Phoenix Burn Support Magazine (BSM): BSM is a magazine that is full of articles on the emotional, psychological, and social aspects of burn recovery. Included are feature stories on burn survivors and their family members who are traveling the road to recovery. BSM also covers the latest news in the burn community, original works written by burn survivors, and information on burn care and safety legislation.
Phoenix Educational Grant Program (PEG): The PEG is the first national scholarship endowment fund created for burn survivor students.
Prevention and Advocacy: As a national organization, the Society’s efforts are focused on policy development and legislative measures that will have a permanent impact on decreasing burn injuries or improving the care of those with burn injuries. By sharing information and educating their membership, the Society is active in promoting change by adding the burn survivors’ voice.
Over the years, fire service participation and presence within the Phoenix Society has grown. Out of this involvement with the fire service, specific programing has been added to support the firefighters and families who have experienced a burn injury in the line of duty. Additional articles and information about some of these resources are as follows:
- Getting Through the Fire: One Couple’s Guidebook for “Surviving Survival” – This article tells the story of the recovery and healing process for one burn-injured firefighter and his wife.
- Firefighters and Their Families: Making Connections at WBC – This article provides an overview of the burn-injured firefighter support group at the Phoenix Society’s World Burn Congress.
- Peer Support for Burn-Injured Firefighters and their Families – This fact sheet provides information on how to participate in the firefighter peer support component of the Survivors Offering Assistance in Recovery (SOAR) program.
- Accessing Peer Support for Burn Injured Firefighters and their Families – This flowchart provides additional information on SOAR-trained firefighter peer supporters.
- Parent Category: Pages
- Published on Tuesday, 10 June 2014 17:04
In accordance with Federal law and U.S. Department of Agriculture policy, this institution is prohibited from discriminating on the basis of race, color, national origin, sex, age, or disability. (Not all prohibited bases apply to all programs.)
To file a complaint alleging discrimination, write USDA, Director, Office of Civil Rights, 1400 Independence Avenue, S.W., Washington, DC 20250-9410, or for Forest Service issues please call, toll free, (866) 632-9992 (Voice). TDD users can contact USDA through local relay or the Federal Relay at (800) 877-8339 (TDD) or (866) 377-8642 (relay voice users).
USDA and the NVFC is an equal opportunity provider and employer.
Share the Load™ Support Program for Fire and EMS
- Parent Category: Pages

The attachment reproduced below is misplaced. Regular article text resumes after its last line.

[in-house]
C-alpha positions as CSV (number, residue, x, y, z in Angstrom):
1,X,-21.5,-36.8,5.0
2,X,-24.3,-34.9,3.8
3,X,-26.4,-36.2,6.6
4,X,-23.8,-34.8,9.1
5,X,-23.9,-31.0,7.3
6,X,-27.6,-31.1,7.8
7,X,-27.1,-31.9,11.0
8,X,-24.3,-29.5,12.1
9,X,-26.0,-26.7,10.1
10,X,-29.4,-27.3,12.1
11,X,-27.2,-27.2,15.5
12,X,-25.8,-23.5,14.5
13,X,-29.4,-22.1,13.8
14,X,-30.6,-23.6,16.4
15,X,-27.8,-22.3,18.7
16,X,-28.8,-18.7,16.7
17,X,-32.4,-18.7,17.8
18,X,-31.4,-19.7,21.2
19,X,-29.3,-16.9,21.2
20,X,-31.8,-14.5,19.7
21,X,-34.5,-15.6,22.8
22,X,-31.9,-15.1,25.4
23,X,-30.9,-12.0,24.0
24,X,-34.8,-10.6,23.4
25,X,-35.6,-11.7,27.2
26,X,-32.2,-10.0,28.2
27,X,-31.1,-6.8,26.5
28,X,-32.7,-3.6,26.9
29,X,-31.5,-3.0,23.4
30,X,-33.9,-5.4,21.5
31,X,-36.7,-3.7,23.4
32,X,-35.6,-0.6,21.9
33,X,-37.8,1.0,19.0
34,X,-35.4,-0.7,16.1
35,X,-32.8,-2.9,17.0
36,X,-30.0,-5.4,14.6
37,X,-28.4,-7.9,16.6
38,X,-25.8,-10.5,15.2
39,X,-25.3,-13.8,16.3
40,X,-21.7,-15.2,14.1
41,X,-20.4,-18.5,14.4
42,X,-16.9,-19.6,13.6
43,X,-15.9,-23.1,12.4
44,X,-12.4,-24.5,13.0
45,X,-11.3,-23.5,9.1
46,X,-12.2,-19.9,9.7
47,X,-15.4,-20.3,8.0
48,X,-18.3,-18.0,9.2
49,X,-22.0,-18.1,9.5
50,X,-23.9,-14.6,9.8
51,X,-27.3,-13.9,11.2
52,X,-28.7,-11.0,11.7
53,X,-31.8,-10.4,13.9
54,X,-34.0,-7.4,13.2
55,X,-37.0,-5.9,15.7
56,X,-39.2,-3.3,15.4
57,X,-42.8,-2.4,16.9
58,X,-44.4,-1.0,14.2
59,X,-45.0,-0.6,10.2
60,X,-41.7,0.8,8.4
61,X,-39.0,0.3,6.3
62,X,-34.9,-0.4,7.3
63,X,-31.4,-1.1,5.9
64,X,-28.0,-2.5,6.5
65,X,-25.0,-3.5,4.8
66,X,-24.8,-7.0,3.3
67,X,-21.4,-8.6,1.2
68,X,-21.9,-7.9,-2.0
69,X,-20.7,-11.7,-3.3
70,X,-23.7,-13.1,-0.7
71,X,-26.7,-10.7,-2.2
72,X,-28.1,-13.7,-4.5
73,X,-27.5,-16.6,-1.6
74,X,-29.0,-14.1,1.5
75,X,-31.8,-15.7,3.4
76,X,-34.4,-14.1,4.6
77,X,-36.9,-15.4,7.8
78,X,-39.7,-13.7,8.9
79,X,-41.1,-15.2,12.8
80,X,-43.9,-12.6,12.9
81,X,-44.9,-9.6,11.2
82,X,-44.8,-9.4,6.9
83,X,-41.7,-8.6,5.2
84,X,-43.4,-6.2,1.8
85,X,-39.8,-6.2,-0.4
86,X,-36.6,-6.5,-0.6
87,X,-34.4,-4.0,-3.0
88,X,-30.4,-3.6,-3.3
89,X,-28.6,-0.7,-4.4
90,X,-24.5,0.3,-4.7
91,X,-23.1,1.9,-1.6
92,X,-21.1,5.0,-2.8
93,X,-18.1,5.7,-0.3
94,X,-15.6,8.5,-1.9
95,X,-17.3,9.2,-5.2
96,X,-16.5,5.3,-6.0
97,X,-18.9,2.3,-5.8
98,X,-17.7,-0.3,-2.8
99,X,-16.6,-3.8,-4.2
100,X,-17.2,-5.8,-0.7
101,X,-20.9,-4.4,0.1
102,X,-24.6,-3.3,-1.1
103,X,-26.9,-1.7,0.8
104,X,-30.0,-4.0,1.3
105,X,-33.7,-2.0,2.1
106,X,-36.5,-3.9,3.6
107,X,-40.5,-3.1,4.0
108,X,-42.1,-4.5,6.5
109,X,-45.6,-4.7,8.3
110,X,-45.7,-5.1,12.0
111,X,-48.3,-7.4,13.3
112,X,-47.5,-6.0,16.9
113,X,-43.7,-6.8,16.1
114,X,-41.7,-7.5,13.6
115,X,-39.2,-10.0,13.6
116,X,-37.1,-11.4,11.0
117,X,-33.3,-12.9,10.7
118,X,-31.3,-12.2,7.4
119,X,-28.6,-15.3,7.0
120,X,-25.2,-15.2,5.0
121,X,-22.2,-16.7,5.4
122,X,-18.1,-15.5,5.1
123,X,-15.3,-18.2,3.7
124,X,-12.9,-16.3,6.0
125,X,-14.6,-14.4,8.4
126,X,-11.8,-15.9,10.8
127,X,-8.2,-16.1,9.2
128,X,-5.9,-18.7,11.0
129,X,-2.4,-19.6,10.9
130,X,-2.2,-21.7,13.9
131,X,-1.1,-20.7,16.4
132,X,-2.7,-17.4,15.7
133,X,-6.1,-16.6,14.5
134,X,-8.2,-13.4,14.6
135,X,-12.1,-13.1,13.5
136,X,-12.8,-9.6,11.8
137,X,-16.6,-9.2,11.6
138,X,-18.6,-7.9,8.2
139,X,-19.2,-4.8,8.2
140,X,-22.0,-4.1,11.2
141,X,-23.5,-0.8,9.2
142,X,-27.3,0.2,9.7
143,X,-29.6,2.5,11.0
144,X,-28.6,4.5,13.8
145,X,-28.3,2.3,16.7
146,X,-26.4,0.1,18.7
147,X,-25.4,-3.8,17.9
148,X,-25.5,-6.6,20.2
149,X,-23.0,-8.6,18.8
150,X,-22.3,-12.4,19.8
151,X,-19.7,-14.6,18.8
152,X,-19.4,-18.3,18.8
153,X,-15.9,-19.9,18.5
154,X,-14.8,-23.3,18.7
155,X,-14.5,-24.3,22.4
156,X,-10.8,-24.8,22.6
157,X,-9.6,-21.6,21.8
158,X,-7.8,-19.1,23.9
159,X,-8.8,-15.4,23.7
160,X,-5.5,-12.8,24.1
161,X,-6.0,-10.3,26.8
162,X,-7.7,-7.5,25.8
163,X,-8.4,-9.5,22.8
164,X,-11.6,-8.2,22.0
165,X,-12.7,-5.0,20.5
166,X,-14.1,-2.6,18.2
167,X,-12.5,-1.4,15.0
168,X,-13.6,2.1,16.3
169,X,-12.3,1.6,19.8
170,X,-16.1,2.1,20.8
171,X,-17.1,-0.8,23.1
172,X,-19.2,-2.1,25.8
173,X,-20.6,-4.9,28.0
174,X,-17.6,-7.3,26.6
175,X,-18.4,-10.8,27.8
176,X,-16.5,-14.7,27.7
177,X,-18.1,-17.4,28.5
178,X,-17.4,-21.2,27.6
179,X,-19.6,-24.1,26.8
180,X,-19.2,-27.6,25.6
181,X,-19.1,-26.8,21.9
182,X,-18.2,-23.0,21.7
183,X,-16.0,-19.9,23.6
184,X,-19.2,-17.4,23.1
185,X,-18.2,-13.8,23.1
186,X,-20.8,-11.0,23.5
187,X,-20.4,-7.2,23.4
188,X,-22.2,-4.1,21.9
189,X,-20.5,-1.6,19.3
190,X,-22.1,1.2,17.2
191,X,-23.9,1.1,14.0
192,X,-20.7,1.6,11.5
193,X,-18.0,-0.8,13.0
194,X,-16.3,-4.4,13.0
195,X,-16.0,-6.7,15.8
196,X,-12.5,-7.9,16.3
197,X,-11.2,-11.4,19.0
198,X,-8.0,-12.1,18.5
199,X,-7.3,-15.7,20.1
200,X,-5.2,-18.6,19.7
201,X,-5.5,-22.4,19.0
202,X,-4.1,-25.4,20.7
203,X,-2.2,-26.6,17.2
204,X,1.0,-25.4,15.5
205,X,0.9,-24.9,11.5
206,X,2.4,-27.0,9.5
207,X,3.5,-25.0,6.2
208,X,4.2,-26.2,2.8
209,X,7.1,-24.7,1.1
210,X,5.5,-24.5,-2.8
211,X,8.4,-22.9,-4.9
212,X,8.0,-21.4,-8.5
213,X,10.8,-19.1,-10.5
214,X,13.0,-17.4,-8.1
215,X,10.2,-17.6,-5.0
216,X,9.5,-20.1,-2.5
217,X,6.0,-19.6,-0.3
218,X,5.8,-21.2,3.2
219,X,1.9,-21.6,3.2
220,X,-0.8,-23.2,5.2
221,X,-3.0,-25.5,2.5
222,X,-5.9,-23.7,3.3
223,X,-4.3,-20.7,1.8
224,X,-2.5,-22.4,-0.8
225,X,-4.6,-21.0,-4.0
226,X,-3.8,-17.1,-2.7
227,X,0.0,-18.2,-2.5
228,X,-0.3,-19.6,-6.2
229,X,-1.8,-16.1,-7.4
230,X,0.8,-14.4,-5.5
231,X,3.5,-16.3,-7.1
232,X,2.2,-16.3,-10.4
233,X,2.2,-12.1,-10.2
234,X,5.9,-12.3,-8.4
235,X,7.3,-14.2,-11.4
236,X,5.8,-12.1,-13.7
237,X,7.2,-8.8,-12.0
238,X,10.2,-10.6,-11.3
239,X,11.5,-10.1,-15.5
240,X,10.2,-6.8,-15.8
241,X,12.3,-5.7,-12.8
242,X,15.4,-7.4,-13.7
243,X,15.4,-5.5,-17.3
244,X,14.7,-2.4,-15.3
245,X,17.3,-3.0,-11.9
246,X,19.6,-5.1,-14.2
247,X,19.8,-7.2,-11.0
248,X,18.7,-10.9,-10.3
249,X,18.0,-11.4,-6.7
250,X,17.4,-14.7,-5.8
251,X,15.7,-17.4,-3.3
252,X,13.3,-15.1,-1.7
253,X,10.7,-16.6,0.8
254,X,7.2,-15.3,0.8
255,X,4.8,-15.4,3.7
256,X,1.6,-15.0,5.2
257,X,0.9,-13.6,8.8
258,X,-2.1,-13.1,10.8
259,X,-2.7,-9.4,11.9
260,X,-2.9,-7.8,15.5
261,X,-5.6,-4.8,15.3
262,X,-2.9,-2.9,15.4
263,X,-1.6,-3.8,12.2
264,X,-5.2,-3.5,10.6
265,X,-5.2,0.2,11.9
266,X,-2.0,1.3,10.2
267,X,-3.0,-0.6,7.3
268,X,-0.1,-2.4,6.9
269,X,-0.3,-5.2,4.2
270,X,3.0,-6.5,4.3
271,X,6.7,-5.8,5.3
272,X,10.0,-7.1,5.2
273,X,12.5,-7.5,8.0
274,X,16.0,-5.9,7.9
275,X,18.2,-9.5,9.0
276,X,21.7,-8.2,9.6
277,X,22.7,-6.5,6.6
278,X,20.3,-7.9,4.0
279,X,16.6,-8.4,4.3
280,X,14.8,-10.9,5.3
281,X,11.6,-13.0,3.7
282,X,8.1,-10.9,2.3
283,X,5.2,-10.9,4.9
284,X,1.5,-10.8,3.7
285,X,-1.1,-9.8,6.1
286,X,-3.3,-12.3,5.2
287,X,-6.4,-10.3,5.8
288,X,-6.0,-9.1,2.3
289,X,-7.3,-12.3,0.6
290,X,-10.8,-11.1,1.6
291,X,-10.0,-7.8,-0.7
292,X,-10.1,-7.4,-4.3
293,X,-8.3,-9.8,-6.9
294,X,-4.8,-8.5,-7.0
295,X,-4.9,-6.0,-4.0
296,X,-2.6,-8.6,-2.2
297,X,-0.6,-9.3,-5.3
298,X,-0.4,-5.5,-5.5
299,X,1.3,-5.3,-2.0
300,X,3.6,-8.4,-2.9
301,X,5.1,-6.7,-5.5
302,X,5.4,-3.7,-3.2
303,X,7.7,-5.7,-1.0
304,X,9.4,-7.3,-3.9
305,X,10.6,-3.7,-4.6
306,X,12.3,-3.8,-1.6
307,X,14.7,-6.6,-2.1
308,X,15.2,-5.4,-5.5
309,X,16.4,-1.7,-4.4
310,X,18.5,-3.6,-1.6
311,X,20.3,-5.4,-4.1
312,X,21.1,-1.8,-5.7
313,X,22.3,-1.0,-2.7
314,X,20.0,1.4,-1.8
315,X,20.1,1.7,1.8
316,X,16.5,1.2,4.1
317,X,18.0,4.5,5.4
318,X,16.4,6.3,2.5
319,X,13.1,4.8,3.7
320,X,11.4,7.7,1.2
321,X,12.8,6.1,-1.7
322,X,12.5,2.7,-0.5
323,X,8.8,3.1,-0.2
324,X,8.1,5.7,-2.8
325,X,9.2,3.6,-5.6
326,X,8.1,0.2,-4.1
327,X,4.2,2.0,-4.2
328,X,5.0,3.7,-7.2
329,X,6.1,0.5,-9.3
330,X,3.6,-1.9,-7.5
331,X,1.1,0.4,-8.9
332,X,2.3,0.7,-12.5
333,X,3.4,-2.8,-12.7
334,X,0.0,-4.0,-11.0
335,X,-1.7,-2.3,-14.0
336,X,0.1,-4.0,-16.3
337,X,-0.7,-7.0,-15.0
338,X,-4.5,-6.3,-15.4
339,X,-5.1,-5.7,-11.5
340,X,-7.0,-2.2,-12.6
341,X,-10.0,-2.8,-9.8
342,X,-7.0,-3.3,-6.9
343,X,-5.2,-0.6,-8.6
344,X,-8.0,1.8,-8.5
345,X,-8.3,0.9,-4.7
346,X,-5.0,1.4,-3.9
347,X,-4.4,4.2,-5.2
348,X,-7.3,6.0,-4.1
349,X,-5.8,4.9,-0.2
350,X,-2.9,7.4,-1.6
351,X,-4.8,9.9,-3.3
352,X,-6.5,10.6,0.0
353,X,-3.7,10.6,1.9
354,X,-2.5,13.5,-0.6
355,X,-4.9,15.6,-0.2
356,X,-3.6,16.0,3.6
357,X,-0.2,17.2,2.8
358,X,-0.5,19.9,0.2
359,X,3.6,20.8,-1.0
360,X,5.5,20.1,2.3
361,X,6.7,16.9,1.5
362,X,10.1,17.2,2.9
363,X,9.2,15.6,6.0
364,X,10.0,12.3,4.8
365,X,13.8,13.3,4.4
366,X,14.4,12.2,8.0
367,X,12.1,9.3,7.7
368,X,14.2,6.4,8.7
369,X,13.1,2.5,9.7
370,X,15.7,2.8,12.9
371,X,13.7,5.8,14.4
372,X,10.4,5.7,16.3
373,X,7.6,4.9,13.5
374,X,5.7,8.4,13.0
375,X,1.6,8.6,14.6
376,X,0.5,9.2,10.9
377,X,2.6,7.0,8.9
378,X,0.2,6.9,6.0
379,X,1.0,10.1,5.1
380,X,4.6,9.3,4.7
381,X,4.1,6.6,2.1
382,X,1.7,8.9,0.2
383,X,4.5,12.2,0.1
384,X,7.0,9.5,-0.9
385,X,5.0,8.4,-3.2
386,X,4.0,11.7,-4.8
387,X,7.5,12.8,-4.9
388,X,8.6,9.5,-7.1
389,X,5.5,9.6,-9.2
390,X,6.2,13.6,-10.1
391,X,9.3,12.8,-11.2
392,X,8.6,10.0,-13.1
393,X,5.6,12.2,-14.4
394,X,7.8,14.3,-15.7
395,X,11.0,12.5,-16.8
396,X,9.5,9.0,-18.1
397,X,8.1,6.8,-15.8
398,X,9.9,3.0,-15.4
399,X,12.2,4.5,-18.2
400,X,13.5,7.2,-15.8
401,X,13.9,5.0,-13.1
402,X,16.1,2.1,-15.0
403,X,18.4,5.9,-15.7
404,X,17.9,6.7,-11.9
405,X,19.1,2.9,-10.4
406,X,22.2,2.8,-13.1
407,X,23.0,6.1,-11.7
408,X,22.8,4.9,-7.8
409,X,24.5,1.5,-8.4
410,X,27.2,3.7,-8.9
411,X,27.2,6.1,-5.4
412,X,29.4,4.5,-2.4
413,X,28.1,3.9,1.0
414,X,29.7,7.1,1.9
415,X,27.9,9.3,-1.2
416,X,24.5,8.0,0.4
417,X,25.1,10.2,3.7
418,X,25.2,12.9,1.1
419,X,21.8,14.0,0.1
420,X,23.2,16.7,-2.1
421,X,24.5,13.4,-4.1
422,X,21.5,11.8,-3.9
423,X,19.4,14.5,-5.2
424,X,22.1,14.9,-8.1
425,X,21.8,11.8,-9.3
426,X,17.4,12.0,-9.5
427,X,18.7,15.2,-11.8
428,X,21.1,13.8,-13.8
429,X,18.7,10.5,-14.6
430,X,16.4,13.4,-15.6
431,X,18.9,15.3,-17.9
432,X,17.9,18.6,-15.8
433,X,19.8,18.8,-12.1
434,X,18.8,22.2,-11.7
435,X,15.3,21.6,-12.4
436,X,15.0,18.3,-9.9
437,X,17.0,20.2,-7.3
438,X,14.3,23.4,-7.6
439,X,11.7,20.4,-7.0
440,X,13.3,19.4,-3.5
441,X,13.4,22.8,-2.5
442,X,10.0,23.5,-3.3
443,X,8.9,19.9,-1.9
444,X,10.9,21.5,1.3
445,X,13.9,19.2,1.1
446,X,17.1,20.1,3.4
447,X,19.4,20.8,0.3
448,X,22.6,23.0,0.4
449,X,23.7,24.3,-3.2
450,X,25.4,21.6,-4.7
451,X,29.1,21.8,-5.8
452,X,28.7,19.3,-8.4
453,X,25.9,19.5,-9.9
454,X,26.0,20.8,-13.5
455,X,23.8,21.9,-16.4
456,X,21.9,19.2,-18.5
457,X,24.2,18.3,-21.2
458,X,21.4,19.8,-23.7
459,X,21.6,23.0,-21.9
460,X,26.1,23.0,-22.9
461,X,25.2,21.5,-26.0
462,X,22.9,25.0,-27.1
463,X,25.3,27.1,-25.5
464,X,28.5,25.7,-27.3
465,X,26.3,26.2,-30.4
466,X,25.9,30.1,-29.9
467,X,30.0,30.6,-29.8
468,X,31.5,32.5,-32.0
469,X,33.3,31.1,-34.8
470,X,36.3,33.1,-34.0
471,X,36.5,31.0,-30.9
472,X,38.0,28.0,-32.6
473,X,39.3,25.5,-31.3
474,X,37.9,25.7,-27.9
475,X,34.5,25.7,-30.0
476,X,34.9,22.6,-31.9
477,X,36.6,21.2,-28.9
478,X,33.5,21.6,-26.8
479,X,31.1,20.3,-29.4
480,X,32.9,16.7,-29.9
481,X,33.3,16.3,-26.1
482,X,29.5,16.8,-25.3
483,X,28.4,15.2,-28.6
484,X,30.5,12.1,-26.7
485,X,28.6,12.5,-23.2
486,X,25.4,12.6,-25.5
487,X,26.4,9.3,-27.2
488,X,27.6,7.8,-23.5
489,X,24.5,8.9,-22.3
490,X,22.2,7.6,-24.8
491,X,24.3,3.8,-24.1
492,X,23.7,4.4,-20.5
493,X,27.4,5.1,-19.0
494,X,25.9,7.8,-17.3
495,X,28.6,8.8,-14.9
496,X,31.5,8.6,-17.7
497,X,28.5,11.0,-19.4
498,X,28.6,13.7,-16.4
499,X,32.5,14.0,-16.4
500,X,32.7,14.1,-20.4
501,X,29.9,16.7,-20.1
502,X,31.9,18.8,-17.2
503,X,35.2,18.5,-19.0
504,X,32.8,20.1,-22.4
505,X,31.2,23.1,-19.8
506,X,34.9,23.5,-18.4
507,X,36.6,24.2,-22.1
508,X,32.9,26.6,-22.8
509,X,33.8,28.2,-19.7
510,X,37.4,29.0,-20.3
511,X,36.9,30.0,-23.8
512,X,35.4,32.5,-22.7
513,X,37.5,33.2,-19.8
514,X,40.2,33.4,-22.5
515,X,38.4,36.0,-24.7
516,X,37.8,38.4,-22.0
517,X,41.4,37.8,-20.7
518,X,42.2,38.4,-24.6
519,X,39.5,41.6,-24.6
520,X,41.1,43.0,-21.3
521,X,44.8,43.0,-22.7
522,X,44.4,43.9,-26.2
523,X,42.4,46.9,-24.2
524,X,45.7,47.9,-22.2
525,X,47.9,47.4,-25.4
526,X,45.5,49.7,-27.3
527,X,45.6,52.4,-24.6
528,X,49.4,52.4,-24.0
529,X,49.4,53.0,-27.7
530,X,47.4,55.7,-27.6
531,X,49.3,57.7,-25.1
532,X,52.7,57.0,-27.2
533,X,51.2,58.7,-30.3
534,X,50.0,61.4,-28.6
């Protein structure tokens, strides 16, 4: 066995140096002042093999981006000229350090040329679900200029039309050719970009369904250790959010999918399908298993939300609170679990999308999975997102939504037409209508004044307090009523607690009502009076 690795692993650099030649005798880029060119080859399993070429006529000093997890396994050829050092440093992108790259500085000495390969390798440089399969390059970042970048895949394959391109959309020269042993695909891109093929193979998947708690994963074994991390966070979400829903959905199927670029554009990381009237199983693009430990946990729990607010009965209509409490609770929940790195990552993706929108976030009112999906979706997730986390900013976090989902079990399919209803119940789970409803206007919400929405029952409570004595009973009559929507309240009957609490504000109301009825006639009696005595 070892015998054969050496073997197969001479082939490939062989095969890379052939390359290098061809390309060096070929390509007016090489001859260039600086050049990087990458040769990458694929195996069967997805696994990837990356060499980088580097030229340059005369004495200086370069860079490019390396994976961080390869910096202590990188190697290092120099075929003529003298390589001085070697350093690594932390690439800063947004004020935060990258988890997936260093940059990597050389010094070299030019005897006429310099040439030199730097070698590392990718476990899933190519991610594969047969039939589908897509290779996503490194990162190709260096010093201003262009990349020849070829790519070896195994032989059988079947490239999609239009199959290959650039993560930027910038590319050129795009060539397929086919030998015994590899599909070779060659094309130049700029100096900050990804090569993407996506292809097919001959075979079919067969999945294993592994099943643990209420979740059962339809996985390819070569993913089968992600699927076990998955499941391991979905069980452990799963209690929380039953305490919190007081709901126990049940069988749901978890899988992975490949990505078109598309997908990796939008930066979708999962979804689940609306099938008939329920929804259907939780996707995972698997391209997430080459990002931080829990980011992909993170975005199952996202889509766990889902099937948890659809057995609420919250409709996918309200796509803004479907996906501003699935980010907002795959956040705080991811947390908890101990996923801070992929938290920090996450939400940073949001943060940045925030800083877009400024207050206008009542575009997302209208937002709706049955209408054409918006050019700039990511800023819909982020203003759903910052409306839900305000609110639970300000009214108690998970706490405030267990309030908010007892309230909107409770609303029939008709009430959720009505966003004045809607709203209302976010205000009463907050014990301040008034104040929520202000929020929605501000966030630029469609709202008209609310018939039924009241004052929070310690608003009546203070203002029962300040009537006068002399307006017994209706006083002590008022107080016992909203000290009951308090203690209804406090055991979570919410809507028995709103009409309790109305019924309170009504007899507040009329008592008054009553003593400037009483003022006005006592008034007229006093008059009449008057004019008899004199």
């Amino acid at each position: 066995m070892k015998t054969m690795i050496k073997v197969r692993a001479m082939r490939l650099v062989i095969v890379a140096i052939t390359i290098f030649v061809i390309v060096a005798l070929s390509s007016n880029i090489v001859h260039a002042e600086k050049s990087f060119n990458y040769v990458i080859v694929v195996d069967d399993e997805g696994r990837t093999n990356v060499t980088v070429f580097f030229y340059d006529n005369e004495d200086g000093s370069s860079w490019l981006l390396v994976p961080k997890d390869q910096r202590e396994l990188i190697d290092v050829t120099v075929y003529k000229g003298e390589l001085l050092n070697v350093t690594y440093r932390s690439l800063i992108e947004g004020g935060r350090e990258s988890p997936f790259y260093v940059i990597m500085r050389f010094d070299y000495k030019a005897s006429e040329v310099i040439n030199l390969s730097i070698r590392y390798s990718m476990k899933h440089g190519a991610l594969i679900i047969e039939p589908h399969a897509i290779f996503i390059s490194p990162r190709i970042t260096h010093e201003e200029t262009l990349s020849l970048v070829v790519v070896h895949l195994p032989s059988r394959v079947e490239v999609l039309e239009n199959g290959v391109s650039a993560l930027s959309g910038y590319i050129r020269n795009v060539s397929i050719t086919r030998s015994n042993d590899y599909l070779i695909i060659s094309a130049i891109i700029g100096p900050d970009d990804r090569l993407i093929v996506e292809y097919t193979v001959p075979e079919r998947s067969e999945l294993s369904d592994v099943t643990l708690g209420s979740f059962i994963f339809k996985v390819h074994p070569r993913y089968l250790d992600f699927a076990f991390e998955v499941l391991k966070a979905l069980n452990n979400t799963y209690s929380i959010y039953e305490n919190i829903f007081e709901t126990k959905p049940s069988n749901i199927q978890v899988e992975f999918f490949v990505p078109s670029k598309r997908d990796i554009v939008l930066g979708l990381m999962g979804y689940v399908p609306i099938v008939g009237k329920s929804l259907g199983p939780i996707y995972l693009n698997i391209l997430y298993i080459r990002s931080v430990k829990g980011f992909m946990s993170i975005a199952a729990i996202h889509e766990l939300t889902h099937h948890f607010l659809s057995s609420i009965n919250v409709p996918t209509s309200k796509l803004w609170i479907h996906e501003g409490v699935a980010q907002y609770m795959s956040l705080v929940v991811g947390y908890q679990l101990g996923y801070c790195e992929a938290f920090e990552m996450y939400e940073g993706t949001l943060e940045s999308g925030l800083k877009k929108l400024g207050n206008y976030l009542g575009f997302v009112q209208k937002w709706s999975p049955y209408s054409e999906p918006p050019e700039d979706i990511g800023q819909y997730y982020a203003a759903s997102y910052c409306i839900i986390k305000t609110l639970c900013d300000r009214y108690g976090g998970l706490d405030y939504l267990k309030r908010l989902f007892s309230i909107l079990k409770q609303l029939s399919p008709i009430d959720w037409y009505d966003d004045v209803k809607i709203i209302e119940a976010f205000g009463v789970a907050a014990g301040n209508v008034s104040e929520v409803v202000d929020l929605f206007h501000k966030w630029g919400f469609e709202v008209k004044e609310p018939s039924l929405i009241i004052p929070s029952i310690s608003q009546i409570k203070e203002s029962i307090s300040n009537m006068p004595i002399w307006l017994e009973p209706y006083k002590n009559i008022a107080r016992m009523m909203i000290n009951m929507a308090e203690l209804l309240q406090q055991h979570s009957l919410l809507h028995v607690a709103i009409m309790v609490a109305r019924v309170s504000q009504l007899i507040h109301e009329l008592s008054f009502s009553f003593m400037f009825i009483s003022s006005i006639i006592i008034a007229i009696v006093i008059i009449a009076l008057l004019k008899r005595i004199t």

- Published on Tuesday, 22 April 2014 20:57
Most people are aware of the physical demands that first response activities place on firefighters and EMS providers. But it is important to also realize the impact that fighting fires and responding to emergencies has on the mental wellbeing of emergency personnel. Firefighters and EMS providers face the risk of many behavioral health concerns such as anxiety, depression, burnout, post-traumatic stress disorder, and addiction among others.
Taking care of your mental health is as important as managing your physical health. The NVFC's Share the Load™ program provides access to critical resources and information to help first responders and their families manage and overcome personal and work-related problems. This includes the Fire/EMS Helpline, which offers free 24-hour assistance with issues such as stress, depression, addiction, PTSD, and more.
The resources in this section can assist individuals seeking help for a behavioral health issue as well as departments looking to implement or enhance a behavioral health program.
- Fire/EMS Helpline - 1-888-731-FIRE (3473)
- Share the Load™ Resources (Helpletter, poster, ads, family guide, suicide prevention report, training)
- Additional Behavioral Health Resources (organizations, helplines, reports, courses and webinars)
- Articles and news on behavioral health topics
Warning Signs to Know
This brief video alerts first responders and their families to common warning signs of five behavioral health issues firefighters and EMTs may face. Share this video with your department members, and use the links above to find more information about warning signs and what to do if you see them.
National Fire Service Suicide Reporting System
We tragically lose dozens of firefighters and EMTs each year to suicide. The Firefighter Behavioral Health Alliance is the nationally recognized reporting system for collecting data about firefighter suicide. The reporting system is confidential and the data is used to identify trends and prevent future instances of firefighter and EMT suicide. To report a suicide, go to www.ffbha.org and click on "FF Suicide Report" in the left menu.